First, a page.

The announcement of Kay Barnes as the choice to head up a Jackson County Charter Review Task Force didn't attract much notice
, but it could be the most significant event for Kansas City political insiders since Tom Pendergast started selling concrete.
A task force to review the Jackson County Charter sounds like an innocuous, perhaps even dull, assignment for a woman who once spent her days being chauffeured to ribbon-cuttings at taxpayer-financed boondoggles that profited her closest friends. Term limits forced her out of that cushy gig, much to the disappointment of her entourage of developers and real estate lawyers. A subsequent attempt to take her game to the next level by seeking access to the even larger federal dollar pot resulted in a bruising defeat and a nightmarish couple years spent north of the river, miles from the Country Club Plaza.
"Kay and I met one day when she accidentally visited Independence, thinking she would find the headquarters of The Independent
, Kansas City's Journal of Society," Jackson County Executive Mike Sanders recounted.
"I saw my opportunity to solve some of the County's real estate problems - namely, the fact that the City has begun to realize that they have no obligation to donate $2,000,000 to the stadiums. Kay has demonstrated a real knack for sticking Kansas City taxpayers with outrageous financial obligations, and that is exactly what I wanted to accomplish."
While the Jackson County Charter Review Commission has yet to hold its first meeting, big changes are already afoot. Barnes is taking a fresh approach to the task, using the opportunity to use the County's governing document to alter some fundamental relationships.
Kay Barnes beamed with excitement as she announced the most visible change. "From now on, the 'K' will be called the 'KC'!," she proclaimed from behind a humongous flower.
While many in the audience assumed that the name was being changed to reflect a more active role for Kansas City, her posse of developers and real estate lawyers were quick to correct the mistake.
"'Kauffman Stadium' will now officially be called 'Kauffman-Cordish' Stadium, and the stadium complex will henceforth be part of the Power and Light District," former City Manager Wayne Cauthen announced. "I had never actually read the contracts between the City and Cordish, but it turns out that instead of promising free parking, like Kay and I told people it did, it actually gave Cordish the rights to use taxpayer funds to directly take over local businesses instead of slowly driving them out of business. Who knew?"
Of course, once Cordish takes over the site, Kansas City taxpayers will be on the hook for all the risk but none of the profit. "That's the way it works," former Mayor Barnes explained. "We're already paying $12 million this year for P&L, up from $4 million last year
. What's another few million dollars? The snow on the streets will be melted by the time baseball season starts."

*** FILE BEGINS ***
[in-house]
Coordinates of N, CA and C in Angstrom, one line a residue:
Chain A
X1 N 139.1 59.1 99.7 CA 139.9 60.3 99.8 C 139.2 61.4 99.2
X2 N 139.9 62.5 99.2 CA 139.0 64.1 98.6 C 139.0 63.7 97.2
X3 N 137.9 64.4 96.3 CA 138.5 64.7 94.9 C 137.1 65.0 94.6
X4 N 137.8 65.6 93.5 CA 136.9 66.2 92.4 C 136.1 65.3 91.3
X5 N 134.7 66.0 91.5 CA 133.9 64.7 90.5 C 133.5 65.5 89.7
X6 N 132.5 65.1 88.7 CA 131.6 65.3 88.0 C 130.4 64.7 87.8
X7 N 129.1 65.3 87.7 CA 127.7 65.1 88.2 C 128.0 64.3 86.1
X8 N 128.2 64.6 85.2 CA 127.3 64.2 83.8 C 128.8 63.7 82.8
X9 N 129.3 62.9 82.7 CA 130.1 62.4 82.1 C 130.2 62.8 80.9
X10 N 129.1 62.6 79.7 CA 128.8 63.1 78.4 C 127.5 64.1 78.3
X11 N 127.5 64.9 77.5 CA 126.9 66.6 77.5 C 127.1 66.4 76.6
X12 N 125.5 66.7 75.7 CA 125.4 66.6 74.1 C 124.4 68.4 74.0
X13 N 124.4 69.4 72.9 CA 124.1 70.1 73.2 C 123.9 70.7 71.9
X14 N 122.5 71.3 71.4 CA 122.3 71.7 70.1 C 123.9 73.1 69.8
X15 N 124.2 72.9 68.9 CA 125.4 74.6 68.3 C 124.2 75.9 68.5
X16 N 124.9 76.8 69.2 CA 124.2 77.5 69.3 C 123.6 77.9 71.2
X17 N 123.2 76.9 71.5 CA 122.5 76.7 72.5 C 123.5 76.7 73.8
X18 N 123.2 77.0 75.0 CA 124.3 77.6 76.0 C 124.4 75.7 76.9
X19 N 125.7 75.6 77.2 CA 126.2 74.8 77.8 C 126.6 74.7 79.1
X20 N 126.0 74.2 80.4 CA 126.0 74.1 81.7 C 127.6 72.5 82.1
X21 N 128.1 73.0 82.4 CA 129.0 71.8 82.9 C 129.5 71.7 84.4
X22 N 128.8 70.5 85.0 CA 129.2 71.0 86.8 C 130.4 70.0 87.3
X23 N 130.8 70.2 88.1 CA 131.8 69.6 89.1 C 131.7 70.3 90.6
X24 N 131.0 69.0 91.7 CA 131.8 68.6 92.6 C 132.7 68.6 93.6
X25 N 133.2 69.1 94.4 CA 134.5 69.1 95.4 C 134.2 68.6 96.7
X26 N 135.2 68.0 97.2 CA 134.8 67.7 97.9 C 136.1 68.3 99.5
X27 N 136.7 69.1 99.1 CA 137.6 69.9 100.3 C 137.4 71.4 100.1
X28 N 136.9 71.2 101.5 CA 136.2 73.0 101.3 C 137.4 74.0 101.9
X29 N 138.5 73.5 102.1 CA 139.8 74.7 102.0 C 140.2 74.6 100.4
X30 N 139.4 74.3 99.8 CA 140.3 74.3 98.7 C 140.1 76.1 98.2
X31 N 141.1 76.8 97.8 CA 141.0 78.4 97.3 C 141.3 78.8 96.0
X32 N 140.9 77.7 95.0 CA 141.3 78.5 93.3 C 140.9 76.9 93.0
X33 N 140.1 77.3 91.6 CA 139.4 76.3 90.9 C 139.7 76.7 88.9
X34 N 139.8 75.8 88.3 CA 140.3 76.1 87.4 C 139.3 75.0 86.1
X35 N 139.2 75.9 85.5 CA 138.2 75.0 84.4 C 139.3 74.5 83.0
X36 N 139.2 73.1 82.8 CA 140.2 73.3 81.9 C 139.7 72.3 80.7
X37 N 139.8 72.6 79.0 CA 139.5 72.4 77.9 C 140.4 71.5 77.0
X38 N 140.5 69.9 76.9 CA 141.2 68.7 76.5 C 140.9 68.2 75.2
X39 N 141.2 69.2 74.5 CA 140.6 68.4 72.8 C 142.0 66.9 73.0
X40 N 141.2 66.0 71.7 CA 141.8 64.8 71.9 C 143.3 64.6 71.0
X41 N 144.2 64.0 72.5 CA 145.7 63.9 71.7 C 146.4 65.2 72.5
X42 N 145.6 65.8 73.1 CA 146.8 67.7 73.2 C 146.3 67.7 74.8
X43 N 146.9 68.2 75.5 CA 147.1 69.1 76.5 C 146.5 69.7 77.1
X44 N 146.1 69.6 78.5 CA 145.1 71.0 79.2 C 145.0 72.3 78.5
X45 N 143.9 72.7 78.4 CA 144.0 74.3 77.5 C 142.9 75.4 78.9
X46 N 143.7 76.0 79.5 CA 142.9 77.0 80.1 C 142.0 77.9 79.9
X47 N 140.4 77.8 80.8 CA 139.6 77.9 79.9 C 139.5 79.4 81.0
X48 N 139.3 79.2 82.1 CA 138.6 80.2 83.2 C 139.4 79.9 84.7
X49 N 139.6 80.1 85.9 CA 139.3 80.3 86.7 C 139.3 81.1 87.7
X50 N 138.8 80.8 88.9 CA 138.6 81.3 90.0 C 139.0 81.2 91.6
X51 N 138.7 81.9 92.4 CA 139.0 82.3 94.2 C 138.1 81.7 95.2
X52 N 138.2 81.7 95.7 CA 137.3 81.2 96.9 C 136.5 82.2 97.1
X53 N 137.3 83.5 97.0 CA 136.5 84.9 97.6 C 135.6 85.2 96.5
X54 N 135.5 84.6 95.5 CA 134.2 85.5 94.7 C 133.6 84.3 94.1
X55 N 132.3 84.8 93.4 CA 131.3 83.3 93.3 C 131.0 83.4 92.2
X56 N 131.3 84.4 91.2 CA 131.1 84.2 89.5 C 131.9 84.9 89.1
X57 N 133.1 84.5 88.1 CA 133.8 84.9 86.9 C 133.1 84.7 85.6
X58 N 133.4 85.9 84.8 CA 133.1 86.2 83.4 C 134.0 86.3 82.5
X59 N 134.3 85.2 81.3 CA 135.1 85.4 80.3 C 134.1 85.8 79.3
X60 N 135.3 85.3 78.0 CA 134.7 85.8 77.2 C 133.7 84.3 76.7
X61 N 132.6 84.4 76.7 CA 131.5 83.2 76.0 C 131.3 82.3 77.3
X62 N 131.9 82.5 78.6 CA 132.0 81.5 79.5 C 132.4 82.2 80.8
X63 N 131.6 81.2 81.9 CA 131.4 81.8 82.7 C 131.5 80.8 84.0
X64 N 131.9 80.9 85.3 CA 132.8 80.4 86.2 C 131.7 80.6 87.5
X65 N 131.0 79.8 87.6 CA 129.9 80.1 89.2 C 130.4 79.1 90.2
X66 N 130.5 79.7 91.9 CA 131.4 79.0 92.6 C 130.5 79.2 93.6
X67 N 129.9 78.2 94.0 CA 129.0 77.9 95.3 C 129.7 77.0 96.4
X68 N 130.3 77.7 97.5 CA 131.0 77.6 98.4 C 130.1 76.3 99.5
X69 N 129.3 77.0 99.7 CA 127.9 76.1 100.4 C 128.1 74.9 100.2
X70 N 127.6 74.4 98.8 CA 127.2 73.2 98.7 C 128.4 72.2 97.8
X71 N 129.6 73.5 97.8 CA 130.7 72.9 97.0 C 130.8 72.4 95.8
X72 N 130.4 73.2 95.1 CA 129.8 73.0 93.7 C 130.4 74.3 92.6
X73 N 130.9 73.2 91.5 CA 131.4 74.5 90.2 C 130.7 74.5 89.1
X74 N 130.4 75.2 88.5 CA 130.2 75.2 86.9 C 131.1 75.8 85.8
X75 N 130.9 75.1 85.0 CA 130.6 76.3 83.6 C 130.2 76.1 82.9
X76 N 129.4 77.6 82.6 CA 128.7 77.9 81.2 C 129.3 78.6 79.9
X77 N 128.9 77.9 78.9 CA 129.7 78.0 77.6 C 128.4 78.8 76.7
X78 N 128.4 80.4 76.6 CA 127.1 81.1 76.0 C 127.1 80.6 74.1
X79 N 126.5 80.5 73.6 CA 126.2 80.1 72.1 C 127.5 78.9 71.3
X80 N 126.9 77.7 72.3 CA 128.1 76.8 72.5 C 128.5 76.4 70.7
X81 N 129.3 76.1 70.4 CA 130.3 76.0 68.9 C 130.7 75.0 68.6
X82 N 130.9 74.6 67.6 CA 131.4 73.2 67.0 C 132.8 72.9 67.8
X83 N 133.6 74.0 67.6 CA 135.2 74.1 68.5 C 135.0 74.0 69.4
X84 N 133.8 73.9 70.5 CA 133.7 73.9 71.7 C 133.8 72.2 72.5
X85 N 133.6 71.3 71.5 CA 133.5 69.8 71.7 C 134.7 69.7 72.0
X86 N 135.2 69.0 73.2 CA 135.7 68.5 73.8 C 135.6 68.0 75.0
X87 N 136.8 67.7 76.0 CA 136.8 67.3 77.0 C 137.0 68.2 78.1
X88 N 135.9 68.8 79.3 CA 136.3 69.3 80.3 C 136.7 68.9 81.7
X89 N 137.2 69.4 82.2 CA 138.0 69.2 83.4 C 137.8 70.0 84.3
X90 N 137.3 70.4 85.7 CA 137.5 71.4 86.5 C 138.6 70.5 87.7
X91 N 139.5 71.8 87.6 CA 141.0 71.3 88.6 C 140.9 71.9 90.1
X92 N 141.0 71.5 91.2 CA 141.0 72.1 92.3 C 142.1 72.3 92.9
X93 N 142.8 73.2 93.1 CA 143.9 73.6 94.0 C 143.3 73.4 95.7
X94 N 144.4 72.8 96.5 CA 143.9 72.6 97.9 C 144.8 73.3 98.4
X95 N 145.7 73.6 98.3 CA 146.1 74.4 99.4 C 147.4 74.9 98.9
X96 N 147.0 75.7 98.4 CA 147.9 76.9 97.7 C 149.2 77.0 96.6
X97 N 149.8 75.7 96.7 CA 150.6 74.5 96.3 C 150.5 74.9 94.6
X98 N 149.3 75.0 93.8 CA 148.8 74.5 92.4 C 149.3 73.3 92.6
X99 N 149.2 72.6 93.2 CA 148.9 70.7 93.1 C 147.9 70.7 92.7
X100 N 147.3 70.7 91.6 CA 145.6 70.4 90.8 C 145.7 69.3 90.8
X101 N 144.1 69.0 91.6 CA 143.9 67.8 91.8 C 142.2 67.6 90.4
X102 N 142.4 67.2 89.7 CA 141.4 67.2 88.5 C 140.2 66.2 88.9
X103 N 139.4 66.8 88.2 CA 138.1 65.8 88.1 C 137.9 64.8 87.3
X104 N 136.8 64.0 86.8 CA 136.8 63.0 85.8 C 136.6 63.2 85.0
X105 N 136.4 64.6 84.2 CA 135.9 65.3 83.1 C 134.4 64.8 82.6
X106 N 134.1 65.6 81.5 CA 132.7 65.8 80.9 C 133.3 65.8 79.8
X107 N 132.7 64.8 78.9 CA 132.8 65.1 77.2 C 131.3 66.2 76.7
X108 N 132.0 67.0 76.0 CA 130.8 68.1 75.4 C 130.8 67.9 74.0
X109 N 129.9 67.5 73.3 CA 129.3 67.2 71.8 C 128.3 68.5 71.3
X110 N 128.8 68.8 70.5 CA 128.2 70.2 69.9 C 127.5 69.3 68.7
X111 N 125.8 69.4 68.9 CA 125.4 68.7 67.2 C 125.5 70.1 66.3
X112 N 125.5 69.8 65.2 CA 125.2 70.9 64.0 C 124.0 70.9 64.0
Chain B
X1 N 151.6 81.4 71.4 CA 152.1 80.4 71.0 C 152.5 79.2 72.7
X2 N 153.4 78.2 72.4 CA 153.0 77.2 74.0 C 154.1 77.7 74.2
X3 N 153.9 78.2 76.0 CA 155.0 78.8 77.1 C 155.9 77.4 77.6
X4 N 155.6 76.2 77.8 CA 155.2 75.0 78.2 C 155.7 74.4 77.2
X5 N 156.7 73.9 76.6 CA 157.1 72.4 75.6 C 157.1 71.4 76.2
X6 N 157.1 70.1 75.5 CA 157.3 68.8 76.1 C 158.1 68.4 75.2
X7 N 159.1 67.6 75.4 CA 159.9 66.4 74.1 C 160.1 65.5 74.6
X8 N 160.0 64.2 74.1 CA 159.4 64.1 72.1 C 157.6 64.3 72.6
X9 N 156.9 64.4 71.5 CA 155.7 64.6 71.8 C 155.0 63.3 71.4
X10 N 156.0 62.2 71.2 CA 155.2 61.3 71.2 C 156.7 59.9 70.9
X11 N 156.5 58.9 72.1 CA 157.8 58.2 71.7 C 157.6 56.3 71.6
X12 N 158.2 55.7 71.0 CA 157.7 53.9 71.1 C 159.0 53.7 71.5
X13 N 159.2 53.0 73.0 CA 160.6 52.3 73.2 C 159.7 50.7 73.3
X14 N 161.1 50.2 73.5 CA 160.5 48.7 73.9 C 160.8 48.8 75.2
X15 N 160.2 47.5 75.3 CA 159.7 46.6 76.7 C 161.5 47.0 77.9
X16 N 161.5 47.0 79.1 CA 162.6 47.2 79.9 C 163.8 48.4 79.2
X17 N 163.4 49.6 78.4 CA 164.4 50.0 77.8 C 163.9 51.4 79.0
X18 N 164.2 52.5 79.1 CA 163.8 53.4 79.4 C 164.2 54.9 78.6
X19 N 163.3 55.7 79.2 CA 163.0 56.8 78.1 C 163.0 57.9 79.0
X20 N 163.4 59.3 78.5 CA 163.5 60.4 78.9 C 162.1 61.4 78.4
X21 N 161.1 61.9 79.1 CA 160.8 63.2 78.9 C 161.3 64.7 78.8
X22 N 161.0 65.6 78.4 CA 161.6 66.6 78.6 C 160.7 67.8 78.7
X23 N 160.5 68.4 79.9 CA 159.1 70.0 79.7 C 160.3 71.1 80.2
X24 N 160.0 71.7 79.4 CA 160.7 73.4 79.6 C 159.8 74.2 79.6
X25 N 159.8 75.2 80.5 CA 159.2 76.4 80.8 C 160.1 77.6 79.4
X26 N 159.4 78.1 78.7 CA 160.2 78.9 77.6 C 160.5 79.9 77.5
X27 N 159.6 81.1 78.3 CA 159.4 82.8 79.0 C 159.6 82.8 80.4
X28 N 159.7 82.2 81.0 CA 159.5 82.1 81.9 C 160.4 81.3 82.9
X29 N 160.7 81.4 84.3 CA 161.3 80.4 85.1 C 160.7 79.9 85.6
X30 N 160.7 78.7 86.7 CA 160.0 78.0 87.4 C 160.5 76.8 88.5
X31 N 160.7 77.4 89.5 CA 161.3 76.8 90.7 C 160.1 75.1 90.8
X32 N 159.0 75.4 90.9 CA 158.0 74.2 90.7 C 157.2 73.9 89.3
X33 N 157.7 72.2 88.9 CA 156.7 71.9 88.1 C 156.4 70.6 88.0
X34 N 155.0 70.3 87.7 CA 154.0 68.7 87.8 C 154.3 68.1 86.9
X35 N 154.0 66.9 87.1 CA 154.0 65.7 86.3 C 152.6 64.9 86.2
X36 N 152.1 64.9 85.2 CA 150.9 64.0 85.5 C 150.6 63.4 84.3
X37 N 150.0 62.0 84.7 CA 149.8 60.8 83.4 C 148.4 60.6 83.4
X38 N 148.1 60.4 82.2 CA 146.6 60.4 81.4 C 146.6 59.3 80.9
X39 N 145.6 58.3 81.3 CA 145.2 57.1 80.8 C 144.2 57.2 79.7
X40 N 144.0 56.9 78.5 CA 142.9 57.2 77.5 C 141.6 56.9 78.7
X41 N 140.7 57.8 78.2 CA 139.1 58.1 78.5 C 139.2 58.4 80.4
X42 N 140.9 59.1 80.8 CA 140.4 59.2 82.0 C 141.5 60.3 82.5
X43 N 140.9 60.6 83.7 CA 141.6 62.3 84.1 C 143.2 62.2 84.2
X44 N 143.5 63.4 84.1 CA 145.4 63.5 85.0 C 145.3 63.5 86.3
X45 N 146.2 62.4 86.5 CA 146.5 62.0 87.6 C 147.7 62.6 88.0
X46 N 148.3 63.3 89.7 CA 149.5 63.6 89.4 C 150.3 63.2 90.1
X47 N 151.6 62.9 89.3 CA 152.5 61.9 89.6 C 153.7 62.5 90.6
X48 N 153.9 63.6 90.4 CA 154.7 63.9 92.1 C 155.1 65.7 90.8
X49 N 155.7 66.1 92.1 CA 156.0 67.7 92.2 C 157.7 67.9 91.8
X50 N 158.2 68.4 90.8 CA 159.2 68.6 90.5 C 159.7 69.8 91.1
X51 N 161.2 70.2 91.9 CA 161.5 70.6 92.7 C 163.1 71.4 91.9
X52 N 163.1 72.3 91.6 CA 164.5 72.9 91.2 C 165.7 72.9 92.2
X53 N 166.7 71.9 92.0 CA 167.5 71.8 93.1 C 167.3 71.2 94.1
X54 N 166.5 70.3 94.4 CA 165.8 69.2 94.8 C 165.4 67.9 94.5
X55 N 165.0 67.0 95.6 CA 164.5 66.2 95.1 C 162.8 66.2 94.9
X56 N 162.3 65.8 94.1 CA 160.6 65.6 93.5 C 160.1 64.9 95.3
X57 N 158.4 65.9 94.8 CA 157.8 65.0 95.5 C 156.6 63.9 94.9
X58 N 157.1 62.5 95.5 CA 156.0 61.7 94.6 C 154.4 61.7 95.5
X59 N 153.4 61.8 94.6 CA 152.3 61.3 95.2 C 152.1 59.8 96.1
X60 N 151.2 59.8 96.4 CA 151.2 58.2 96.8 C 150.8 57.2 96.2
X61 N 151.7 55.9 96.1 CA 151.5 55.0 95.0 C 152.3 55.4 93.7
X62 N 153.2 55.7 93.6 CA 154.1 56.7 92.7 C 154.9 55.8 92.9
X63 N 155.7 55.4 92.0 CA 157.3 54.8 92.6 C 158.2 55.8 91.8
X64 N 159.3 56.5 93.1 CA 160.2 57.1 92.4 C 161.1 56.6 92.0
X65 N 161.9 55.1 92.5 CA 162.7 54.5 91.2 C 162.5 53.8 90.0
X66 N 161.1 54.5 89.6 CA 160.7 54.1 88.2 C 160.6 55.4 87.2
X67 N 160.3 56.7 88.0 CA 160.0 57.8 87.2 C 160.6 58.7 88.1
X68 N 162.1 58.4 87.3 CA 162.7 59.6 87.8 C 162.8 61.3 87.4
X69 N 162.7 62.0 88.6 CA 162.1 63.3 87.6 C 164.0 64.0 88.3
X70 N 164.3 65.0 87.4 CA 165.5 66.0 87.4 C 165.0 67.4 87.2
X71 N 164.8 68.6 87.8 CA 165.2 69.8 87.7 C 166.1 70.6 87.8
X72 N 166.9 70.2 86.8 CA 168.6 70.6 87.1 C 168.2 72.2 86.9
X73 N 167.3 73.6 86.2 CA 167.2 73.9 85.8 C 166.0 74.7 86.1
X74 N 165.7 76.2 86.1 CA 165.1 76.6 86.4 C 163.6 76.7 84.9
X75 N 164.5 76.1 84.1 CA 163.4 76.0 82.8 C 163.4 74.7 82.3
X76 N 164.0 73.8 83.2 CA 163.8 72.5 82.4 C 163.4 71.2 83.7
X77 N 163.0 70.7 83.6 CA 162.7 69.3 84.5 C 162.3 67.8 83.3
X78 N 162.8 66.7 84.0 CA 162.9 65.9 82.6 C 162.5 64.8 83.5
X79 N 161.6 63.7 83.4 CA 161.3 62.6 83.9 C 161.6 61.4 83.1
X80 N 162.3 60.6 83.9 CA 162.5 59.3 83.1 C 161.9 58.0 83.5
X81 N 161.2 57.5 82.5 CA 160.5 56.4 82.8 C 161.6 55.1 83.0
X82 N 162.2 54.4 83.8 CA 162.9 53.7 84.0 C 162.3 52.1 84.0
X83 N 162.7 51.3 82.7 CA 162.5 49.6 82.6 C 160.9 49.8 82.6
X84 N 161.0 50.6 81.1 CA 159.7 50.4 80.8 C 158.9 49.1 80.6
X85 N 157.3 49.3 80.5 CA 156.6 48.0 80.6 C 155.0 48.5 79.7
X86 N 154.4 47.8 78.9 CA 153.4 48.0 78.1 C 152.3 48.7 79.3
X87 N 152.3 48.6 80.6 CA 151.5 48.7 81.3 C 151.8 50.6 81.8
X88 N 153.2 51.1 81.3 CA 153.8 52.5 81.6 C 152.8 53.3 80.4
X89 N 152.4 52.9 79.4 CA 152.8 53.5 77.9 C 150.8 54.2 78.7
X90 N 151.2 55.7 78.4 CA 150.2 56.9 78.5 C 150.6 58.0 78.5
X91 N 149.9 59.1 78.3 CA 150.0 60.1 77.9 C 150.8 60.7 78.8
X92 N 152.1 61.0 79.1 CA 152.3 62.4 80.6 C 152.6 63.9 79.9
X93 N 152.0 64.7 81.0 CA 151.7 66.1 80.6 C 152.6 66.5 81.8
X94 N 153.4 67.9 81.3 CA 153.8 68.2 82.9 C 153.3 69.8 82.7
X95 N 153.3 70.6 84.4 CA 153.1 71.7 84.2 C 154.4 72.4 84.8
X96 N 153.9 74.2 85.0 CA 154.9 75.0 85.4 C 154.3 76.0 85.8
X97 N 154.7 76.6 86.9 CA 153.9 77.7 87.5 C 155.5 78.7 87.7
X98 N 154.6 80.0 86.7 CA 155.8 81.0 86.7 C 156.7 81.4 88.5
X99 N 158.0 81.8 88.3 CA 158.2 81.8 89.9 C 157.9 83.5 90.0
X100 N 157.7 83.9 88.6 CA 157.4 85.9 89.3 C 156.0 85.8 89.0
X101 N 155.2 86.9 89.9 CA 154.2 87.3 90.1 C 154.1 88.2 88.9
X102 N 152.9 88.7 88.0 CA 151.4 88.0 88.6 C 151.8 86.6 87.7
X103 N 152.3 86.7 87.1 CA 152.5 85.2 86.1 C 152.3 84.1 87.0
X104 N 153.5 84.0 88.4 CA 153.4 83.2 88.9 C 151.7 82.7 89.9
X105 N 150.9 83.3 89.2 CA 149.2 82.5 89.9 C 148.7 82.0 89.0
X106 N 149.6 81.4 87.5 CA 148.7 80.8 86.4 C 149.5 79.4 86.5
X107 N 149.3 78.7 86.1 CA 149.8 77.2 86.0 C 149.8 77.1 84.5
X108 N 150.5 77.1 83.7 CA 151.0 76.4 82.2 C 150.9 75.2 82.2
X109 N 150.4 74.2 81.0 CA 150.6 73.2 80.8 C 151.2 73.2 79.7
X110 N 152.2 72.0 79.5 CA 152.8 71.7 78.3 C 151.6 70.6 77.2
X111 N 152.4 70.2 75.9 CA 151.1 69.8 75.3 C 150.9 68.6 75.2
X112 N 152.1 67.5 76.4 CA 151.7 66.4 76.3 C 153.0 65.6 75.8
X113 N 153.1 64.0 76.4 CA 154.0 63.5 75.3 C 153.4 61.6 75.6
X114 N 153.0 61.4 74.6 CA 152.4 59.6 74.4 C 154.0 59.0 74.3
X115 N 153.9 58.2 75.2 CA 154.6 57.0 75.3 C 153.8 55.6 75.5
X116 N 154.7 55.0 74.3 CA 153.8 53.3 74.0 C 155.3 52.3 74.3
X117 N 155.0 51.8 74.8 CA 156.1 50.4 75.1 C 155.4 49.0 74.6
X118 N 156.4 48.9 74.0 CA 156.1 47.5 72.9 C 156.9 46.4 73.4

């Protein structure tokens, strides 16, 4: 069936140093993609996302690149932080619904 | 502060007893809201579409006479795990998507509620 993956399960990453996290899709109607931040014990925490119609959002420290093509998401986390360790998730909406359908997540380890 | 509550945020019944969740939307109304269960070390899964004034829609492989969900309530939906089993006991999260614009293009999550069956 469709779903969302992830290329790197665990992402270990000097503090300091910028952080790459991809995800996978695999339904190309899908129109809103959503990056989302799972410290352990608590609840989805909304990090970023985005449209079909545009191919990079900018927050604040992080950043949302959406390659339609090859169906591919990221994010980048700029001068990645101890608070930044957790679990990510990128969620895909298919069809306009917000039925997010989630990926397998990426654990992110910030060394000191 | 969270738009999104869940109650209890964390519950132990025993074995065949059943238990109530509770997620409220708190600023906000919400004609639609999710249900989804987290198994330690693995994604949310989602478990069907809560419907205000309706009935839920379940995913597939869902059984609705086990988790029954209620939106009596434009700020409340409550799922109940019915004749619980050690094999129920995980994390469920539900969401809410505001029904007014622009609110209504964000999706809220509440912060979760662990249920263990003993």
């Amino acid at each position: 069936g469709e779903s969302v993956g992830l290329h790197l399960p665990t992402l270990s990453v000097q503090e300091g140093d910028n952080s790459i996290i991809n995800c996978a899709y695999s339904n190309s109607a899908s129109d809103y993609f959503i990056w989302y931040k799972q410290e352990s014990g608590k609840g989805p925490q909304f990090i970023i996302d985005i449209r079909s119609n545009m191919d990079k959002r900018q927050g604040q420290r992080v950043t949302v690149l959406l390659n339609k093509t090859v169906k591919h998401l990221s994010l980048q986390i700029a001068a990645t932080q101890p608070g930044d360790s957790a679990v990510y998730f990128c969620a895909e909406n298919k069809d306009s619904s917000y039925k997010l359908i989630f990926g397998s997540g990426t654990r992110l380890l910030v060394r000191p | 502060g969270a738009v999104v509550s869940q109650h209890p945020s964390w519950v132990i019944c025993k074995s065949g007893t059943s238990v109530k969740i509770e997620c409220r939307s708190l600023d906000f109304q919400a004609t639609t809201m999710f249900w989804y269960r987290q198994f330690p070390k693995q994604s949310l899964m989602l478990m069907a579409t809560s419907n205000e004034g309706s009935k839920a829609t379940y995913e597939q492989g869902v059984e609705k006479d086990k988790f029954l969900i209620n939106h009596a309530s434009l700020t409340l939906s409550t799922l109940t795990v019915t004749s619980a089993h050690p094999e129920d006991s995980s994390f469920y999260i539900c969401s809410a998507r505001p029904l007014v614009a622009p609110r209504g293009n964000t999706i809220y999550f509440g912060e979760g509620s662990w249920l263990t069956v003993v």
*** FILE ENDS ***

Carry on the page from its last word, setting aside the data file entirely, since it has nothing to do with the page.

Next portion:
The deal will have a major impact on the management of the Royals baseball team, as well. CEO David Glass made the announcement that Steve Glorioso, longtime aide to Kay Barnes, will be joining Royals management as Revenge Coach.
"For years we've focused on Offense and Defense, but it hasn't worked out very well for us. When we saw how Mr. Glorioso handled the defeat of his chosen candidates in the Mayoral and Congressional elections, we realized we were missing out on an important facet of the complete game. From now on, whenever a team defeats us, we will focus on attacking them, their families, and their supporters. We will contact other teams in the league to badmouth the victors, and then we will badmouth those teams when it suits us." Glorioso chimed in, "Do you know what kind of cars opposing players drive? Do you know that some of them talk to their wives about the games??"
When asked why they were hiring Mr. Glorioso instead of someone with a better track record of success, Mr. Glass explained, "Jeff Roe was already talking to the Yankees, and Steve pointed to his experience
Critics pointed to a looming problem with the concept of Cordish ownership of the the stadium. A reporter from a small newspaper raised the question - "What will those money-loving #### do when black athletes show up in athletic apparel?"
Cordish was not yet prepared to respond to the issue. "We're at least two task forces and a committee away from figuring out what to do with the dress code issue," Mayor Funkhouser replied. "Until we get it resolved, we will expect all athletes to play in proper 'club' attire."
As the press conference came to a close, Anne McGregor showed up in the parking lot with a few paid petitioners in an attempt to "Recall the Umpire". Upon hearing that there was no legal basis to recall the umpire, she explained that the umpire is the least popular person on the field, and that she felt compelled to try to score a few political points off the opportunity. "Even when - I mean if - I fail again to get the right number of legitimate signatures, I can get some publicity for my effort. Oh, and I'm supposed to say 'Stop the nonsense' - my sponsors pay me money every time I say that!"
In a final note, Cordish announced that the Kansas City Royals Hall of Fame
will be broadening its scope. "When we came to Kansas City, the first thing we did was bring in Minneapolis barbecue
to replace Lil' Jake's. We want to bring a certain bland homogeneity to all cities, and we see no reason that the Kansas City Royals Hall of Fame should feature Kansas City Royals. We'll be replacing the George Brett statue with a Kirby Puckett statue on opening day," a nameless company spokesperson recited. "The Johnson Countians we're hoping to attract probably won't notice the difference."
Labels: Cordish, humor, Kay Barnes, Mike Sanders, recall, stadiums